First, it's the spiritual works of George Nakashima. Nakashima’s creations are both a triumph of precision and attention to design. The Conoid chair, which is supported on two legs alone, with long feet and angled stiles supporting a cantilevered plank seat, proves that Nakashima's skills knew no end.

During WWII the Nakashimas were interned at a relocation camp in Idaho. Whilst there, Nakashima met Gentaro Hikogawa, a carpenter who worked with Nakashima to design and build furniture for their moderate home at the camp. Nakashima learnt how to use traditional Japanese hand tools and construction techniques that did not involve screws or nails. Nakashima’s furniture is defined by his use of exposed dovetails and butterfly joints, which showcases the structural intelligence of his pieces. As well as the Japanese influence, it is evident his design is inspired by American shaker design, an aesthetic adored for its simplicity.

Nakashima's passion for wood conveys how that he had a deep connection to trees and forests. His works are almost living being, Nakashima’s philosophy was influenced by Sri Aurobindo, an Indian philosopher and poet with whom he studied while in Pondicherry, India overseeing the design and construction of the  Golconde Dormitory for the Sri Aurobindo Ashram.  Nakashima’s furniture respects the tree it was formerly part of, creating something lasting which preserves the beauty of the tree in the forest.

Moving away from the simplistic, to the equally beautiful yet in-your-face designs of Piero Fornasetti. Fornasetti's classical architecture influence and his fanciful graphics wowed audience of the 1950's, and continue to do so today.

Italian design flourished during the Post-war period and the lines between art, craft and design were blurred. Piero's objects are surreal, and appear to have their own personality. Among Fornasetti’s most successful and desirable designs are his collaborations with Gio Ponti, another significant designer and architect of the 20th century.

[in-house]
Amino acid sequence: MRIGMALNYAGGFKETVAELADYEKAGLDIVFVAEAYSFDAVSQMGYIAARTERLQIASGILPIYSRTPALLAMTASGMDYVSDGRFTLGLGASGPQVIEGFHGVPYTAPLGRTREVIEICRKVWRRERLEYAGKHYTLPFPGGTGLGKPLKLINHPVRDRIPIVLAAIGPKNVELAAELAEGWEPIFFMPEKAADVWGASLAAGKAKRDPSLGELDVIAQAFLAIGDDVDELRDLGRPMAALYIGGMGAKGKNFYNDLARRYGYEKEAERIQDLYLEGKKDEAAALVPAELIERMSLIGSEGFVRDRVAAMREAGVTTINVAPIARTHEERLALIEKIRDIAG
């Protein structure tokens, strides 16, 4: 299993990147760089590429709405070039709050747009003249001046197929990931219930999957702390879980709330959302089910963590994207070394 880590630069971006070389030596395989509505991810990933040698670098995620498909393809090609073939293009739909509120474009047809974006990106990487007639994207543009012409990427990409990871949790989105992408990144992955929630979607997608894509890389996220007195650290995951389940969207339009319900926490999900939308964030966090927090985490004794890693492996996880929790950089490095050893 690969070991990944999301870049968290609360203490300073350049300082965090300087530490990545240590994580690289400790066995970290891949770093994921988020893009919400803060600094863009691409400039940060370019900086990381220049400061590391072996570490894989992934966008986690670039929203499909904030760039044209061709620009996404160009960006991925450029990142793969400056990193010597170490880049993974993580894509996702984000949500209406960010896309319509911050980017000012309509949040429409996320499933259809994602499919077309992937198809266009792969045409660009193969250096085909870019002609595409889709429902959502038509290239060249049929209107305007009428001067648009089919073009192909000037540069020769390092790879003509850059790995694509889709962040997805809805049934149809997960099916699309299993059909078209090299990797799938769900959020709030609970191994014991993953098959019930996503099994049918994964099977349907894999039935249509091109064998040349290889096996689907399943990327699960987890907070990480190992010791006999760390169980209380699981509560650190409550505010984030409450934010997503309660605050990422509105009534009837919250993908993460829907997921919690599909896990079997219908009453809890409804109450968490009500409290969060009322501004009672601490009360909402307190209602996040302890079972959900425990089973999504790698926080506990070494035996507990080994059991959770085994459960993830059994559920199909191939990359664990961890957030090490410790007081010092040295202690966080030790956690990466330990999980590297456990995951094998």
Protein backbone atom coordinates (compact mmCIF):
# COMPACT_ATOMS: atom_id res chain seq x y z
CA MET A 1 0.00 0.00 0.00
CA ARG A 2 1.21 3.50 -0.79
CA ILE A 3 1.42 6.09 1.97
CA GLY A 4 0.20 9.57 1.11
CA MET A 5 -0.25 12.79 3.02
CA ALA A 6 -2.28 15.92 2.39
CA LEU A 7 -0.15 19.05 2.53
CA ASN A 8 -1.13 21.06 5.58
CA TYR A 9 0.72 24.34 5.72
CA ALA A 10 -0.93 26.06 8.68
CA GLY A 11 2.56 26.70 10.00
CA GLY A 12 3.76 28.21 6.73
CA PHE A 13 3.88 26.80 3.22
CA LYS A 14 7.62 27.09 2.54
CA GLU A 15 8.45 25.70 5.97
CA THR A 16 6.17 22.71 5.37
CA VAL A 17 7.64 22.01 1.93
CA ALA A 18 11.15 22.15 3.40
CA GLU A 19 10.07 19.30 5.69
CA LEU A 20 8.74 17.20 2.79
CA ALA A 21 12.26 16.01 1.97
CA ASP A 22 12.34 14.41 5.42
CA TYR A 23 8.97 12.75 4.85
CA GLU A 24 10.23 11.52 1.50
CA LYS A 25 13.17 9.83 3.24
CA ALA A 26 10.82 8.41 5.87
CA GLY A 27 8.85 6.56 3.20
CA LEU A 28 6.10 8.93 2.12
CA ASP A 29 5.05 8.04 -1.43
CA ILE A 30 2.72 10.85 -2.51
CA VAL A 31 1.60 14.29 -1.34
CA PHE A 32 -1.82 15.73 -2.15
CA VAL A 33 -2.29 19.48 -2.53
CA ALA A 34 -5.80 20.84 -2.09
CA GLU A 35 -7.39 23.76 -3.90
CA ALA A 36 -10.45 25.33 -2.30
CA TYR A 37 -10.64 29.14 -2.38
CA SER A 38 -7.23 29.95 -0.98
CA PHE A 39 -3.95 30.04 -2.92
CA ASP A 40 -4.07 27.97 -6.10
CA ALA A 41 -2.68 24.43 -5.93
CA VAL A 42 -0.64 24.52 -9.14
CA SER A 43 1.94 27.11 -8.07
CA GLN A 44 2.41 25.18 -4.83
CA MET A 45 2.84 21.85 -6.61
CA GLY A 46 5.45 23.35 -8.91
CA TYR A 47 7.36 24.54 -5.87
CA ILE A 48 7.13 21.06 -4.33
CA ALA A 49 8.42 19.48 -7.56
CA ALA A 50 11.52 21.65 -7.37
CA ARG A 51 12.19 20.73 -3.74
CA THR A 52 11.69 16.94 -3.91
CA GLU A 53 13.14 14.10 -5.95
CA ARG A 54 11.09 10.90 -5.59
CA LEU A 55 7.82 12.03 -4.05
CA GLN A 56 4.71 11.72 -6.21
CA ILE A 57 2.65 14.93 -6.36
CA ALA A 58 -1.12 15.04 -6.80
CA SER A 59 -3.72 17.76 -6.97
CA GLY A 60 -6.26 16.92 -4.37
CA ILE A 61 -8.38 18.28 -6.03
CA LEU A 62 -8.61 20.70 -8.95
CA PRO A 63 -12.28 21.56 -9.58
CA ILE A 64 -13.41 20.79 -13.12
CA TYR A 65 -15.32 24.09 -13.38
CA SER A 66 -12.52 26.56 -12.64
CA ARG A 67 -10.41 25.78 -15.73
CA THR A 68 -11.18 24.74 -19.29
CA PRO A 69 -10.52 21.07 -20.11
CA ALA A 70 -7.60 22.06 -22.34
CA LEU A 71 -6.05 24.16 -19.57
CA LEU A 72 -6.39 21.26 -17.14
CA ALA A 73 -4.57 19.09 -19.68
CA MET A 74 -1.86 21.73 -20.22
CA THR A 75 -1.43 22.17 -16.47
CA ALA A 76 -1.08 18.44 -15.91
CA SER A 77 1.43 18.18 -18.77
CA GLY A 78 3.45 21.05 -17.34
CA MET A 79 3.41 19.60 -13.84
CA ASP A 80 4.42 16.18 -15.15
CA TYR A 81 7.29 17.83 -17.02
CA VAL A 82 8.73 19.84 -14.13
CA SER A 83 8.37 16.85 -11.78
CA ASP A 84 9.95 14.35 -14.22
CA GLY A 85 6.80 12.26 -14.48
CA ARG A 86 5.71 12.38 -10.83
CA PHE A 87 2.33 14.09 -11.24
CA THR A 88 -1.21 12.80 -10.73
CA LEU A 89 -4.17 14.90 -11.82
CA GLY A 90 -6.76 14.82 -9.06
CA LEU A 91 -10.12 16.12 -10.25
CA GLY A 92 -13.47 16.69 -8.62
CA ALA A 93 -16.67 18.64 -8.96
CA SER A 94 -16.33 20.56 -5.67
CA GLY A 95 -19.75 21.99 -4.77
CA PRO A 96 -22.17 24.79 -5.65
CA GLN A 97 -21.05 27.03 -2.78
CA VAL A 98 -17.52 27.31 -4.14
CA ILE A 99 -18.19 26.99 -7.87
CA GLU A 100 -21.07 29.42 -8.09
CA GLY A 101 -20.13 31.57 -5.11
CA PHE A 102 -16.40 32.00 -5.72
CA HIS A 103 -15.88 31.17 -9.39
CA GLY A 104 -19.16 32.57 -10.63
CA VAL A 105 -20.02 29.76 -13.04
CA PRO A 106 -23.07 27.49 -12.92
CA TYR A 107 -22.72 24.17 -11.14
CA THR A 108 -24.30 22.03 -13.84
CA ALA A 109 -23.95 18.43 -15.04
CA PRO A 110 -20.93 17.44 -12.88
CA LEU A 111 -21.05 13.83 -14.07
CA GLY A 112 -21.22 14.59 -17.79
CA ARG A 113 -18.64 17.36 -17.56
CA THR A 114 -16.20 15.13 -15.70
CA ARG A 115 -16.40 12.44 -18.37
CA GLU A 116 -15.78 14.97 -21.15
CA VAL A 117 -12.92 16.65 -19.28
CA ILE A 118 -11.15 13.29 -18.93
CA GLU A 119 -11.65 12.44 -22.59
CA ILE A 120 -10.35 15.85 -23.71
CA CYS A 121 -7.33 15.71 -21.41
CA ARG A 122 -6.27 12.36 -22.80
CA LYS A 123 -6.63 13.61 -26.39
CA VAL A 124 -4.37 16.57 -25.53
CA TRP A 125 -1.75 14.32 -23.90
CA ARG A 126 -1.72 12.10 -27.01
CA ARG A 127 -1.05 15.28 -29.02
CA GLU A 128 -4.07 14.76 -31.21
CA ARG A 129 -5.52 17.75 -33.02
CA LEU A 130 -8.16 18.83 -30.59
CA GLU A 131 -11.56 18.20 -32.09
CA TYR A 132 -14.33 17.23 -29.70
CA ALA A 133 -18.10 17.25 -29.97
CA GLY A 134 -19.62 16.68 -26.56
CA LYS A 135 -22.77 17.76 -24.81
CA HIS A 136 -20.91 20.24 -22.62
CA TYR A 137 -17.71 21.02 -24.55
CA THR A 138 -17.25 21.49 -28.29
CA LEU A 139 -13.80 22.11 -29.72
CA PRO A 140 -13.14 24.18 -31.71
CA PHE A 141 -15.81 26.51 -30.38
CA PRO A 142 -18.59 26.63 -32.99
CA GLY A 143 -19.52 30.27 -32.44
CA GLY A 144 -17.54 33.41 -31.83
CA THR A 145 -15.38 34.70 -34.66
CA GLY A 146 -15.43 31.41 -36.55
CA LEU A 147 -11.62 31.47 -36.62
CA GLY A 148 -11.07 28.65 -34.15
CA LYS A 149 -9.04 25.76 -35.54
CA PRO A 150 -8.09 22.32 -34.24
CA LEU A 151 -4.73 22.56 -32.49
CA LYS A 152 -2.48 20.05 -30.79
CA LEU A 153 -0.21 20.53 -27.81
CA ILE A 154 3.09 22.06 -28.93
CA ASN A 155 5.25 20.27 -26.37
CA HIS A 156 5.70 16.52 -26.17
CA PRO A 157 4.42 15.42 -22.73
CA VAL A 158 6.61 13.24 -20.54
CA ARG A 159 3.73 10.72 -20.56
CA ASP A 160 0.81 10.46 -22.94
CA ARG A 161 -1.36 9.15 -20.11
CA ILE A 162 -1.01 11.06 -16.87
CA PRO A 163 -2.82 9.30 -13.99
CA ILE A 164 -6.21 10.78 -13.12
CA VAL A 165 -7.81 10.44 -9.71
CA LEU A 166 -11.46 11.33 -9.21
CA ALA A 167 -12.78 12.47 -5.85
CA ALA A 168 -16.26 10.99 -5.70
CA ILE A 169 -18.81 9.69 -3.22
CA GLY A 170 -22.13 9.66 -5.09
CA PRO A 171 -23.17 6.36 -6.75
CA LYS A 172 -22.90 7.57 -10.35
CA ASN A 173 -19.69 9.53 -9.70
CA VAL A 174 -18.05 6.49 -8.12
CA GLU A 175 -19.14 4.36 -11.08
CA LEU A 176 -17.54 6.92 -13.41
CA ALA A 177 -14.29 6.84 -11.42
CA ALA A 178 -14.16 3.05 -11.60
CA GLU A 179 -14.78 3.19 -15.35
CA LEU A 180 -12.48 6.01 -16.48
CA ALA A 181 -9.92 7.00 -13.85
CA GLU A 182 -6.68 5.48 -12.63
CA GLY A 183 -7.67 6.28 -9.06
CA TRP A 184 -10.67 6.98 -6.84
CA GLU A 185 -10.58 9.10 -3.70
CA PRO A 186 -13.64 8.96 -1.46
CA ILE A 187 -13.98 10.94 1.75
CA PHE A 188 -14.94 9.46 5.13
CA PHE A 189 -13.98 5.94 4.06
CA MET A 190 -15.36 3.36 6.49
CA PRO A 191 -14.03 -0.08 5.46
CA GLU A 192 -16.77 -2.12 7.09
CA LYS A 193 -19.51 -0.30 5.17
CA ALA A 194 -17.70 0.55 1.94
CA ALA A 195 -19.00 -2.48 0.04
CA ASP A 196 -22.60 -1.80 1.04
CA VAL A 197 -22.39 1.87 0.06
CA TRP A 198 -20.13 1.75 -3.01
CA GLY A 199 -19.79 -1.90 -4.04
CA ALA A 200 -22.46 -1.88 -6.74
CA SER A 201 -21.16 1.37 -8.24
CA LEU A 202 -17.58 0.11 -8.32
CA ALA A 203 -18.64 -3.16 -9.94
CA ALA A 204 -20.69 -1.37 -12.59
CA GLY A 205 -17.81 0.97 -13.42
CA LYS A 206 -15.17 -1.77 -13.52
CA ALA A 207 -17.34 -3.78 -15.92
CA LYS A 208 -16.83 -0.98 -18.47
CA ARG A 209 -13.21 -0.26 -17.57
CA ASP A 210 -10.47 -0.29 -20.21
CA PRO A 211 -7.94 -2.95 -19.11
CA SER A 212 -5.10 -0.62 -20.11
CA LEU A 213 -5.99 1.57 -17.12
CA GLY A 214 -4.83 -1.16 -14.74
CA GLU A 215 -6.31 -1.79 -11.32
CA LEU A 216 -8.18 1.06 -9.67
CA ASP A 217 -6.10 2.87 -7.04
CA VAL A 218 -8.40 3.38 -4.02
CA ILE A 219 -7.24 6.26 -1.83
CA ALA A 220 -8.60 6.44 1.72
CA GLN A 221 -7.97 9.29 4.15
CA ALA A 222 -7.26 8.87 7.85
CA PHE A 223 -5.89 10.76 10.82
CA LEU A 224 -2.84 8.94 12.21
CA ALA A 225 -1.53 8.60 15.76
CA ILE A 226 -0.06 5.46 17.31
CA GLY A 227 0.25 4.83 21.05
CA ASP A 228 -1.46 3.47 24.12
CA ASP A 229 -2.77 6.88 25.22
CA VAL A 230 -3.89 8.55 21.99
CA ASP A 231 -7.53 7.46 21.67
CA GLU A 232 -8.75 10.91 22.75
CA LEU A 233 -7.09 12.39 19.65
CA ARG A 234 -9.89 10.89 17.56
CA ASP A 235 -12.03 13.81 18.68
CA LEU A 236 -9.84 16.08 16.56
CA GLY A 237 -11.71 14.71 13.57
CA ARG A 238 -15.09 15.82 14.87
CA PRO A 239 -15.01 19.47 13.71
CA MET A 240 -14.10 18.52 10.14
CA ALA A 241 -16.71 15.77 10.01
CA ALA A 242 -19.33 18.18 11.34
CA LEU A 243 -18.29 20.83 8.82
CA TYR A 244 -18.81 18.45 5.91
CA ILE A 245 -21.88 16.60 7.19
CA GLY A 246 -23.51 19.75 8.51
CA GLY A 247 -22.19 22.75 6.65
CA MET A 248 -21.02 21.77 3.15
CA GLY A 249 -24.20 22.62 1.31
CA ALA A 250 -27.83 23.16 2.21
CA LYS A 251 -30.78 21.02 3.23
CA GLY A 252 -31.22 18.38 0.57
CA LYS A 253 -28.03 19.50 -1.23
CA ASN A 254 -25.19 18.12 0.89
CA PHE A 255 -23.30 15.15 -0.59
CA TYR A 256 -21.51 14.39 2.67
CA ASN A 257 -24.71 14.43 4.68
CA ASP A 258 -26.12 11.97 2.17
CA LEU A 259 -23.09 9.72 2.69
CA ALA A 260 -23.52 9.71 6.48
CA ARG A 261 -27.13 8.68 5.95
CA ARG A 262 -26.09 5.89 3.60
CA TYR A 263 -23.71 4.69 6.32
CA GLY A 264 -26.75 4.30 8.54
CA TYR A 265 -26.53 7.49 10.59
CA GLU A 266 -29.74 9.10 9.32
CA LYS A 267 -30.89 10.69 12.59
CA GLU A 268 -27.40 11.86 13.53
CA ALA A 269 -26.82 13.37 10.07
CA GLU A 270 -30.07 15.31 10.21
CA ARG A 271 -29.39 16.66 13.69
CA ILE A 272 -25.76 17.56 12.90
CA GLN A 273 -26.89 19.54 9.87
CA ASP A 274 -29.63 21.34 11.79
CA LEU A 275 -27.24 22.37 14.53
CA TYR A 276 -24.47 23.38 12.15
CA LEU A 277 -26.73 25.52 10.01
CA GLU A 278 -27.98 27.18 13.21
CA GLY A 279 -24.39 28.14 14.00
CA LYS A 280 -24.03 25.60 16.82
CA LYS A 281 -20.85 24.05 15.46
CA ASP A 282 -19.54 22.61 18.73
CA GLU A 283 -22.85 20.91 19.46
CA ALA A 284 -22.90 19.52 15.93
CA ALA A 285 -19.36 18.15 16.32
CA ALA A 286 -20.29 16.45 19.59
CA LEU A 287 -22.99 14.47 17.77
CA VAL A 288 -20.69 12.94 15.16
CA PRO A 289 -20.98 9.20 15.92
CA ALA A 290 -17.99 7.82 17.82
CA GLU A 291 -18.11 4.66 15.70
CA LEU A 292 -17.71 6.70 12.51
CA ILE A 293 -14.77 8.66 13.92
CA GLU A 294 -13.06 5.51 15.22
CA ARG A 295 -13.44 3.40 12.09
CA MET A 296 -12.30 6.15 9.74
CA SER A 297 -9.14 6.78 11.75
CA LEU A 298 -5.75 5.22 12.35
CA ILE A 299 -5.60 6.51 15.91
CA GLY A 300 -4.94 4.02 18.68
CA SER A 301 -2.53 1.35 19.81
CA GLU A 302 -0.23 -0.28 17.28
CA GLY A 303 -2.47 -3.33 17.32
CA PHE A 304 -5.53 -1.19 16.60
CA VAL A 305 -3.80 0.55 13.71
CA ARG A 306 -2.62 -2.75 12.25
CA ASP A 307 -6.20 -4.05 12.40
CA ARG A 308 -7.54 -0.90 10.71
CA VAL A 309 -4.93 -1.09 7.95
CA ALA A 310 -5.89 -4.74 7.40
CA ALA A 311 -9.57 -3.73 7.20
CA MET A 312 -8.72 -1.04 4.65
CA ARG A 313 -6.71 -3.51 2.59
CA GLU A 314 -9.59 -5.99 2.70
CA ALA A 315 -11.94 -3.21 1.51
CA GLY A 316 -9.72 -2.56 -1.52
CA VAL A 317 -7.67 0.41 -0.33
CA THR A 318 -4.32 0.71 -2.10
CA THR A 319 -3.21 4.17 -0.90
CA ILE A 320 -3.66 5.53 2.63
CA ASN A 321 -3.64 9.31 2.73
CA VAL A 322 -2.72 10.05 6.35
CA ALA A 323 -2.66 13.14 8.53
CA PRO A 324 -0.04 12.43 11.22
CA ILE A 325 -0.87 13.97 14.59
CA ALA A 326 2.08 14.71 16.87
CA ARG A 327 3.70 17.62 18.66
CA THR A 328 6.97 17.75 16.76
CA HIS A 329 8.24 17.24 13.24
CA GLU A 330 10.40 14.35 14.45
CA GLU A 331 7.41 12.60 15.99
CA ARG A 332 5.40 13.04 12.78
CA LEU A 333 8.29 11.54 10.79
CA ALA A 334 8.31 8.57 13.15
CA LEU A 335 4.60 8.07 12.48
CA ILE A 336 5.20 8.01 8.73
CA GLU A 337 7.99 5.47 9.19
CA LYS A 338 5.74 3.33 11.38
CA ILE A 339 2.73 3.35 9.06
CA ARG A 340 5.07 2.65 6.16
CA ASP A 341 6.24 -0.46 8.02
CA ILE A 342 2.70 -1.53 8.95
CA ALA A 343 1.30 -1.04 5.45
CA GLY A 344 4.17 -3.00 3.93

On sale at Freeman's is the Ponti and Fornasetti “Architecture” bureau and desk dating to 1951. The prototype for the bureau had splayed and tapered wood legs and a concave pediment.  It was exhibited at the IX Milan Triennale.  One of two existing examples is in the permanent collection of the Victoria and Albert Museum  in London. Fornasetti altered the pediment and base for production beginning in 1953.

Finally, to the colourful geometric works of Frank Stella. Frank Stella was first introduced to the print medium in 1967 by master printer Ken Tyler. Tyler had established his own atelier, Gemini G.E.L. two years prior and was searching for prominent artists to join his workshop. Stella had already made his way into the art world for his minimalist, geometric paintings, significant for their departure from the dominant Abstract Expressionist style of the time. To begin, Stella was not so excited to work with print, but he was soon persuaded when Tyler gave him a lithographic tusche disguised as a marker with which he could draw directly on the lithographic stone.

Stella recalled: ''I resisted his overtures as hard as I could. Nevertheless, Ken prevailed and a few weeks later I was chained to a table covered with aluminum plates.”

Stella executed his prints in series, with each one consisting of a variety of solutions to a specific formal problem. The Newfoundland Series  (1971) was based on a series of paintings under the same name created a just years earlier. Stella modified the prints, creating a “pyschologically distancing” effect that is quite different from the immediacy of the paintings on which they were based. He framed the squared and double-squared interlacing protractors with white margins and screenprinted an outline around his segmented shapes, thus intensifying the powerful tension between each color, highlighting the movement of each shape and fortifying the geometric form. As Stella was always concerned with the strength of the image, he added flourescent inks and gloss-varnish in order to enhance the color and vary the texture, therefore increasing the visual impact of the surface as a whole.

The sale will include Frank Stella's River of Ponds II from his Newfoundland Series.

The Art + Design sale will take place on 20th March. Check out the full catalogue on Barnebys here.

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